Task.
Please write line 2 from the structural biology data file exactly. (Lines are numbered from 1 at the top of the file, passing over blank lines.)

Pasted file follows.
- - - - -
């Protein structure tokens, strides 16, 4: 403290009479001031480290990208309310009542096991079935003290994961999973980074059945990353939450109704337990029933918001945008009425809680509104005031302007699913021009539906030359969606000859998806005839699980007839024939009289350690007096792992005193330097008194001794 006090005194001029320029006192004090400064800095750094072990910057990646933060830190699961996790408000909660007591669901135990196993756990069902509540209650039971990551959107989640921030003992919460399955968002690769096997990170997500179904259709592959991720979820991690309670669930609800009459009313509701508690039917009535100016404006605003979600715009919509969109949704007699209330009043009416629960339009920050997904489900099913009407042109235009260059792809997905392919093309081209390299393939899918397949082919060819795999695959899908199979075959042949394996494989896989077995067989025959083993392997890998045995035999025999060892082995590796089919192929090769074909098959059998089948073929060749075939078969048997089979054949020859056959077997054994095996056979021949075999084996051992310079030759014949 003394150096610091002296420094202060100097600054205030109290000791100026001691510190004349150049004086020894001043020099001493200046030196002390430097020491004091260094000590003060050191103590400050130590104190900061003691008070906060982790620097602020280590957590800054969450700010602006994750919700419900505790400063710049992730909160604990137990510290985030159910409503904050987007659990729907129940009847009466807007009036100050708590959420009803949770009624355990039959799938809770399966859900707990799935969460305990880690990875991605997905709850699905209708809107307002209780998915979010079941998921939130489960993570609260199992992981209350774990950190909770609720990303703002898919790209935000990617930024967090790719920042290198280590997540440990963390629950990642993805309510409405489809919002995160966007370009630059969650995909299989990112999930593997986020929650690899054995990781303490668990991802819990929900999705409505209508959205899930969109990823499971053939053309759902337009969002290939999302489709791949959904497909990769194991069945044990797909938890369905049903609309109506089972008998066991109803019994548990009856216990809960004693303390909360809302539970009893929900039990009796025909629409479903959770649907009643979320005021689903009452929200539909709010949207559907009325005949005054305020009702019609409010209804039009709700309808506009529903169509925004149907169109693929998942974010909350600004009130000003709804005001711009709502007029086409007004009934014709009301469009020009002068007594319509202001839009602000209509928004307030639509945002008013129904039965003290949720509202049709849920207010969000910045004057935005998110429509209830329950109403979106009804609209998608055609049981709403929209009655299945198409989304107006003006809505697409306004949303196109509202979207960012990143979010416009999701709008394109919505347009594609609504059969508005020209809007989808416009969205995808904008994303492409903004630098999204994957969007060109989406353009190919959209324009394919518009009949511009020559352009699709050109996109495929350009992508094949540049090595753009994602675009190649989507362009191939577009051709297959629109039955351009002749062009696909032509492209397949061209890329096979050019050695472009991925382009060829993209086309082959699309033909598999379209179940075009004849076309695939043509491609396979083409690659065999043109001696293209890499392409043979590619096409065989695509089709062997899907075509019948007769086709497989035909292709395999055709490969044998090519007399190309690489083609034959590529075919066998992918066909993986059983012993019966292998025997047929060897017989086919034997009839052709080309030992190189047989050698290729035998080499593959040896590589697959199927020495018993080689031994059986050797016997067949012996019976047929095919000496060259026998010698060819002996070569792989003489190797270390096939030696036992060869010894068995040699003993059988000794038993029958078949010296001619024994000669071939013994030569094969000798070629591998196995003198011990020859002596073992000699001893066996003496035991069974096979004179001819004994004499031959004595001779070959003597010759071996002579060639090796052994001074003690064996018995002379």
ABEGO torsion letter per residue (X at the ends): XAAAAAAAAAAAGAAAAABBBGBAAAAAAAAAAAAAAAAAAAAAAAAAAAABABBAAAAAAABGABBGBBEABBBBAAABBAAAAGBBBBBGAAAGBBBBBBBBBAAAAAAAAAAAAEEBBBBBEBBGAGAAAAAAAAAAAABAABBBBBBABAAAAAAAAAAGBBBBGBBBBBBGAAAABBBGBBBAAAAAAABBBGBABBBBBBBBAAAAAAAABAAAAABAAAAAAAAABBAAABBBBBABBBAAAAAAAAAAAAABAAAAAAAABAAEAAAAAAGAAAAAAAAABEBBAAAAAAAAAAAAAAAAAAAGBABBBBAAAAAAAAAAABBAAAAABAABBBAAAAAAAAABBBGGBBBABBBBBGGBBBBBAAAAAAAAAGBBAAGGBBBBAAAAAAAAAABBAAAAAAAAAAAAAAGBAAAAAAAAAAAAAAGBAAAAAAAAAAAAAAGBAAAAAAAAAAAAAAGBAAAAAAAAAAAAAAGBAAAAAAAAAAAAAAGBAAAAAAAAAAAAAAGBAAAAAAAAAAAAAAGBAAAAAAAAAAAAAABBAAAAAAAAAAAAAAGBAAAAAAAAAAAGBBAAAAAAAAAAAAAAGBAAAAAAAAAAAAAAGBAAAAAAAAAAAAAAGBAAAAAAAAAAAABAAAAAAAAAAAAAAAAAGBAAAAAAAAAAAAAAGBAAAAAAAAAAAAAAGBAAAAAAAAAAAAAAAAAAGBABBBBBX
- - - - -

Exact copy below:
ABEGO torsion letter per residue (X at the ends): XAAAAAAAAAAAGAAAAABBBGBAAAAAAAAAAAAAAAAAAAAAAAAAAAABABBAAAAAAABGABBGBBEABBBBAAABBAAAAGBBBBBGAAAGBBBBBBBBBAAAAAAAAAAAAEEBBBBBEBBGAGAAAAAAAAAAAABAABBBBBBABAAAAAAAAAAGBBBBGBBBBBBGAAAABBBGBBBAAAAAAABBBGBABBBBBBBBAAAAAAAABAAAAABAAAAAAAAABBAAABBBBBABBBAAAAAAAAAAAAABAAAAAAAABAAEAAAAAAGAAAAAAAAABEBBAAAAAAAAAAAAAAAAAAAGBABBBBAAAAAAAAAAABBAAAAABAABBBAAAAAAAAABBBGGBBBABBBBBGGBBBBBAAAAAAAAAGBBAAGGBBBBAAAAAAAAAABBAAAAAAAAAAAAAAGBAAAAAAAAAAAAAAGBAAAAAAAAAAAAAAGBAAAAAAAAAAAAAAGBAAAAAAAAAAAAAAGBAAAAAAAAAAAAAAGBAAAAAAAAAAAAAAGBAAAAAAAAAAAAAAGBAAAAAAAAAAAAAABBAAAAAAAAAAAAAAGBAAAAAAAAAAAGBBAAAAAAAAAAAAAAGBAAAAAAAAAAAAAAGBAAAAAAAAAAAAAAGBAAAAAAAAAAAABAAAAAAAAAAAAAAAAAGBAAAAAAAAAAAAAAGBAAAAAAAAAAAAAAGBAAAAAAAAAAAAAAAAAAGBABBBBBX